At the end of the day, their participation—and the adults’ welcoming ears for their inputs—won’t be just for them. It will for their children and the next generation.

Posted on July 12, 2013


What is the FAB? The Framework Agreement on the Bangsamoro is an agreement between the Government of the Philippines (GPH) at the Moro Islamic Liberation Front (MILF) that aims to end the armed conflict between government forces and the MILF.  The FAB lays down the principles for the establishment of an autonomous political entity for the Bangsamoro, as a way of recognizing their distinct history and their aspirations as a distinct people.

Why is the negotiation between the GPH and the MILF?

Even after fighting between the parties has gone on for several decades in contemporary history, it is recognized that it is the common interest of the 2 parties to find a political settlement that would resolve the root causes of the conflict.

 The negotiations between the Moros and the GPH started in 1975 between the GPH and the Moro National Liberation Front (MNLF).  The Moro Islamic Liberation Front (MILF) negotiating with government in 1997.

What have been agreed upon by the parties in the FAB?



The law is not for the clique but within your click.

To answer many frequently asked questions (FAQ's) on laws affecting the basic sectors, SALIGAN has established the following sites on addressing particular issues.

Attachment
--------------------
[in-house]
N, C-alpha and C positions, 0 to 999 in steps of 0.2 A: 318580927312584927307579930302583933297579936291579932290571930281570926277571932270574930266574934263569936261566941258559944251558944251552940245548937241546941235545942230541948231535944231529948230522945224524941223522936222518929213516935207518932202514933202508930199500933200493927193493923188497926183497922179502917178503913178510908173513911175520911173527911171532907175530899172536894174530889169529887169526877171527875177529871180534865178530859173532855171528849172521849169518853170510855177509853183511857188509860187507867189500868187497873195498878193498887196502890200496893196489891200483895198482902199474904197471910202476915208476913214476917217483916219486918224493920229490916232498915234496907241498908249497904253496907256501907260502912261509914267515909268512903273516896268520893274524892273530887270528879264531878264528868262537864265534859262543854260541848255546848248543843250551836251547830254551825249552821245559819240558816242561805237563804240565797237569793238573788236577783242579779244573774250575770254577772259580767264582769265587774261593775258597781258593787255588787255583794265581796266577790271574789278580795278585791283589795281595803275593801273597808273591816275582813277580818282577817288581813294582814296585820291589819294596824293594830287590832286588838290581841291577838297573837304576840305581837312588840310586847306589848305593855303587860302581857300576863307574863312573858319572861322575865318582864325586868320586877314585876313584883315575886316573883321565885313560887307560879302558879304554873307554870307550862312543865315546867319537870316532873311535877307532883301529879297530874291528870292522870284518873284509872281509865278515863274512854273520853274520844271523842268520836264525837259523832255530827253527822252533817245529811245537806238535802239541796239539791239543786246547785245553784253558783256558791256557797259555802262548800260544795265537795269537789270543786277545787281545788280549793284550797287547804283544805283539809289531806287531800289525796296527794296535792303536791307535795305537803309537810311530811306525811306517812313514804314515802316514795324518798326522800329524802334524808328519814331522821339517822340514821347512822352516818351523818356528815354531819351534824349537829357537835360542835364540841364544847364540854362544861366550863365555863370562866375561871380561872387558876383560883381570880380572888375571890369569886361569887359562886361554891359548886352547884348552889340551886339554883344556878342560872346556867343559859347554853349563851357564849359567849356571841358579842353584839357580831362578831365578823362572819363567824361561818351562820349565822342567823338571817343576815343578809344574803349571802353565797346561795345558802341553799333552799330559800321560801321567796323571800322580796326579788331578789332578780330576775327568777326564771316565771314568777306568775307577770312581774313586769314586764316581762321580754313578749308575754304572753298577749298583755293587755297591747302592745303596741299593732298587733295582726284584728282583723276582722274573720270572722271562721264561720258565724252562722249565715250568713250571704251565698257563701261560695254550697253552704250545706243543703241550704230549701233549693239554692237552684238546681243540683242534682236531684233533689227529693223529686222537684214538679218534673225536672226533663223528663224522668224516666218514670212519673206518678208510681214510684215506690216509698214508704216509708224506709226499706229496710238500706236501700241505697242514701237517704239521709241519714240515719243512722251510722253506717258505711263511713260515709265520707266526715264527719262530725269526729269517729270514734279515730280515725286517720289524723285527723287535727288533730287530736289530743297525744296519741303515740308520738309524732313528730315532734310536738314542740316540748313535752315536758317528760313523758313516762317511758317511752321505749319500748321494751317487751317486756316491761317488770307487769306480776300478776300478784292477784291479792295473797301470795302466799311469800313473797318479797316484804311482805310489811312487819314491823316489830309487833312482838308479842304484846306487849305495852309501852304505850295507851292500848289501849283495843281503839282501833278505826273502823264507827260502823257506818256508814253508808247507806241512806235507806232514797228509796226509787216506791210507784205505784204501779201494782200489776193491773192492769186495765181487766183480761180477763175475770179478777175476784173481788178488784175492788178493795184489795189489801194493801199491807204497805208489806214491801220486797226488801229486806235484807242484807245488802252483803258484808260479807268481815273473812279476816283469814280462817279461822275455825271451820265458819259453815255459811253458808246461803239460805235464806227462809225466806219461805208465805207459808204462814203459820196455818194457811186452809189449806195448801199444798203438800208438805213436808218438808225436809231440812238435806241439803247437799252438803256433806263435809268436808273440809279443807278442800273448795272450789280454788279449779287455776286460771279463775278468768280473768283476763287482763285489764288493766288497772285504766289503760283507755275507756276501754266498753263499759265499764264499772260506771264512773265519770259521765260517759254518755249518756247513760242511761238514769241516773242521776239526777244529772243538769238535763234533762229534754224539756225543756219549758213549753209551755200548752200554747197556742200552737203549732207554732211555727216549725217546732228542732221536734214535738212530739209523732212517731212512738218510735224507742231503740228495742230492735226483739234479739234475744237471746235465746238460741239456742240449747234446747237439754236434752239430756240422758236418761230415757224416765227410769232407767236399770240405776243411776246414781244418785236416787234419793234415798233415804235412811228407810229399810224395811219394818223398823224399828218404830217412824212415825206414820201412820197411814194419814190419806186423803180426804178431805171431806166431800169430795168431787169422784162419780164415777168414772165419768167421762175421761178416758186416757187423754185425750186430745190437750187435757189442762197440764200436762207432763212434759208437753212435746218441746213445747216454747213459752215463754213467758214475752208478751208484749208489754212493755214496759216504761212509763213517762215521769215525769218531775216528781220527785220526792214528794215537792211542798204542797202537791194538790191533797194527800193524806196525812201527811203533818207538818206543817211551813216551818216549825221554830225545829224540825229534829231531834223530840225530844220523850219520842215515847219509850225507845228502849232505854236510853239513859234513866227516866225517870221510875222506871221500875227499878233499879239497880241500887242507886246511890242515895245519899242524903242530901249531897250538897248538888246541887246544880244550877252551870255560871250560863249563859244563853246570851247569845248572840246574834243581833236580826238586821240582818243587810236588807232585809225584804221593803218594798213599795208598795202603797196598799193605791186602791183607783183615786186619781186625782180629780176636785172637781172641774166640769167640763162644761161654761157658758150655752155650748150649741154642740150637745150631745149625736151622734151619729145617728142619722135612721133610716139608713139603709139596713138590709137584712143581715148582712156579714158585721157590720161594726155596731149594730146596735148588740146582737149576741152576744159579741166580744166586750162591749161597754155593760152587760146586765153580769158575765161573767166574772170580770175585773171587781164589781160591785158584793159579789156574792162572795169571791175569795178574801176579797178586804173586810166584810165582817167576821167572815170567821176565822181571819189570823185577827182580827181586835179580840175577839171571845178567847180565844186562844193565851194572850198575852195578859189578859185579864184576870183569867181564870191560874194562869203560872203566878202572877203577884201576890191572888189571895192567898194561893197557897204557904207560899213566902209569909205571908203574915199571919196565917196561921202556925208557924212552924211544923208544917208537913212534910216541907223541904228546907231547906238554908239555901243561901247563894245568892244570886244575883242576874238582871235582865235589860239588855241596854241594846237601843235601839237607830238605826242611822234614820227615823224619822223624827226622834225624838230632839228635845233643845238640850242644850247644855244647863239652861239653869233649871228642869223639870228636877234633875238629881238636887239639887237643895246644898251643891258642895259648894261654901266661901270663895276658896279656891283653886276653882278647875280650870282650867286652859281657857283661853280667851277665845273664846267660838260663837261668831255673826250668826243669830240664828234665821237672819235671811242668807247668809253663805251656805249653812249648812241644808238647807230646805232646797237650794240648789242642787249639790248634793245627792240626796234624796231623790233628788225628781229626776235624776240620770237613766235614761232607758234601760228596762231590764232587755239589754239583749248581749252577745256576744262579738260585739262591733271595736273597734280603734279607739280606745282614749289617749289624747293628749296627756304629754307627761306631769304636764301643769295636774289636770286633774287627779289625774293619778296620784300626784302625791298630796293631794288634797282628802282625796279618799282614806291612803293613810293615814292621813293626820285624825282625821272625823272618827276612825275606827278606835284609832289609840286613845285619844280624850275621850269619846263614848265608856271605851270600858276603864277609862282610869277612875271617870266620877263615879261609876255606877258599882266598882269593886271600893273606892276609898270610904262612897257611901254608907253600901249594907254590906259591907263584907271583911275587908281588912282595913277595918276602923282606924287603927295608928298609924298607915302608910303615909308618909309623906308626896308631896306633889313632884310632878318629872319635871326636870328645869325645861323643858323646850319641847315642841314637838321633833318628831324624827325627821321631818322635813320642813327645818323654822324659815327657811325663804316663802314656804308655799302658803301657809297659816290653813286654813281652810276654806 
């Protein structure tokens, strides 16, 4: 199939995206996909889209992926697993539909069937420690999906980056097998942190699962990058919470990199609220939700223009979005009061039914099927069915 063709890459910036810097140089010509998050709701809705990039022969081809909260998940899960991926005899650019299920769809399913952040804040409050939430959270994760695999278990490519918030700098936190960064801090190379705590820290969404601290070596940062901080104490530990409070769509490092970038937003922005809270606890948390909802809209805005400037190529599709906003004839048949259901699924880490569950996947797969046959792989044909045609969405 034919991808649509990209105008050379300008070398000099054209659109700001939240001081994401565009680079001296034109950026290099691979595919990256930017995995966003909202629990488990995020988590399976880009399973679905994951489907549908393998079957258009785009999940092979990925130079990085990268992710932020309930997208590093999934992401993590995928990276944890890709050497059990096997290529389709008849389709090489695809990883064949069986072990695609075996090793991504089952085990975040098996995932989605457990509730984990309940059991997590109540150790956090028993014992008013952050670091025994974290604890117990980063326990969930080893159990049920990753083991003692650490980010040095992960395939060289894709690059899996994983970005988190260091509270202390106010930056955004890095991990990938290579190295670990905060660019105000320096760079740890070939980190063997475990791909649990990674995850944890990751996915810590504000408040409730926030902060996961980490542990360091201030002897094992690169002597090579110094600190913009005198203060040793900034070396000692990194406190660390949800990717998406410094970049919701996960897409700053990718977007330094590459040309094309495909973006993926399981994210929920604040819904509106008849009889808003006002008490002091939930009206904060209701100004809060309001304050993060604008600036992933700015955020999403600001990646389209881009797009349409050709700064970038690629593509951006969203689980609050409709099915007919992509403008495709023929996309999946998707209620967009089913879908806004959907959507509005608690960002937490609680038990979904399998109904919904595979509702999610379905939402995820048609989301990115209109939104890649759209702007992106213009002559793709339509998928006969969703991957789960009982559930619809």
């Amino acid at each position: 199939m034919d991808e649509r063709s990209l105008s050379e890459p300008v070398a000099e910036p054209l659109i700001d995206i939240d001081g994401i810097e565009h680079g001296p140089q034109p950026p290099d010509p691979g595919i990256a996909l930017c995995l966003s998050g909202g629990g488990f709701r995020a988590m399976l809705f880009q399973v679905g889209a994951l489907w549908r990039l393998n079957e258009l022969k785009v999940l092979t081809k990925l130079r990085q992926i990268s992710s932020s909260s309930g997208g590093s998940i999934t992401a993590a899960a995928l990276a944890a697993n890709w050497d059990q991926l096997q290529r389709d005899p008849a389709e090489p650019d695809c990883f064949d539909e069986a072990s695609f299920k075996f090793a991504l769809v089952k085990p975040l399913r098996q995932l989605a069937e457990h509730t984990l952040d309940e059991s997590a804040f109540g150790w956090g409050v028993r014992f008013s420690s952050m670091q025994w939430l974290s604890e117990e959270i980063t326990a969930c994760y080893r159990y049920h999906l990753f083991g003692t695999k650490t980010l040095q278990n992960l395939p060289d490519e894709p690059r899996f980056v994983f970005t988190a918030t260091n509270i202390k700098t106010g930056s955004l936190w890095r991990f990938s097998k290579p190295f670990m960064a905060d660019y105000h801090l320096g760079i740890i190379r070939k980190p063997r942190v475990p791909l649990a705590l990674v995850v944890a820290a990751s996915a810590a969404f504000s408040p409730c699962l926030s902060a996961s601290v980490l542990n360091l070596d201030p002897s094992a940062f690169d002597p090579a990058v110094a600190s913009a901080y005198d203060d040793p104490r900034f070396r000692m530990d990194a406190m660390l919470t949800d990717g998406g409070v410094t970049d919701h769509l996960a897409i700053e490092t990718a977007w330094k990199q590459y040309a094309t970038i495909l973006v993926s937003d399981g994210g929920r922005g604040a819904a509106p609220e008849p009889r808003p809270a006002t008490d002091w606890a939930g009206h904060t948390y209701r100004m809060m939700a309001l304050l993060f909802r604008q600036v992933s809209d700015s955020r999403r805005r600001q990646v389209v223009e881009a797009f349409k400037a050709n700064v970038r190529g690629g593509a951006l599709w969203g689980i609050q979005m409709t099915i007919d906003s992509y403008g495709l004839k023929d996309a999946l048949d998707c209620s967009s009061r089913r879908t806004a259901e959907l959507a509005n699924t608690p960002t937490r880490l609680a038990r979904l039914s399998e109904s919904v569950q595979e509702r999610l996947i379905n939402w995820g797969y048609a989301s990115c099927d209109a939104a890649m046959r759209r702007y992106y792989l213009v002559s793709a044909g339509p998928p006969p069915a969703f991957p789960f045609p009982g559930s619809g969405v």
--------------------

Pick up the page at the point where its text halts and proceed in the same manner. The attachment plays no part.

Just go to the websites for answers to questions you may have been asking:

For Laws on Women:
For Laws on Workers:
For Laws on the Urban Poor:

For more questions and feedback, email us at This e-mail address is being protected from spambots. You need JavaScript enabled to view it .






International Conference on Mining in Mindanao, January 26 & 27, 2012 at the Ateneo de Davao University, Davao City (Abridged).

AWARE of the current state of the mining industry in the Philippines driven by corporate greed and the existing policy framework promoted by the administration of President Gloria Macapagal-Arroyo and inherited by President Benigno Simeon C. Aquino III,

AWARE that harsh effects of mining on water systems, biodiversity, air, land and island ecosystems lead to environmental destructions and disasters aggravating the impacts of hydro-meteorological hazards and threatening agriculture and food security,

AWARE that the contributions of mining and quarrying in the Gross Domestic Product of the country, averaged over the years 2000 to 2009, is only 0.9%,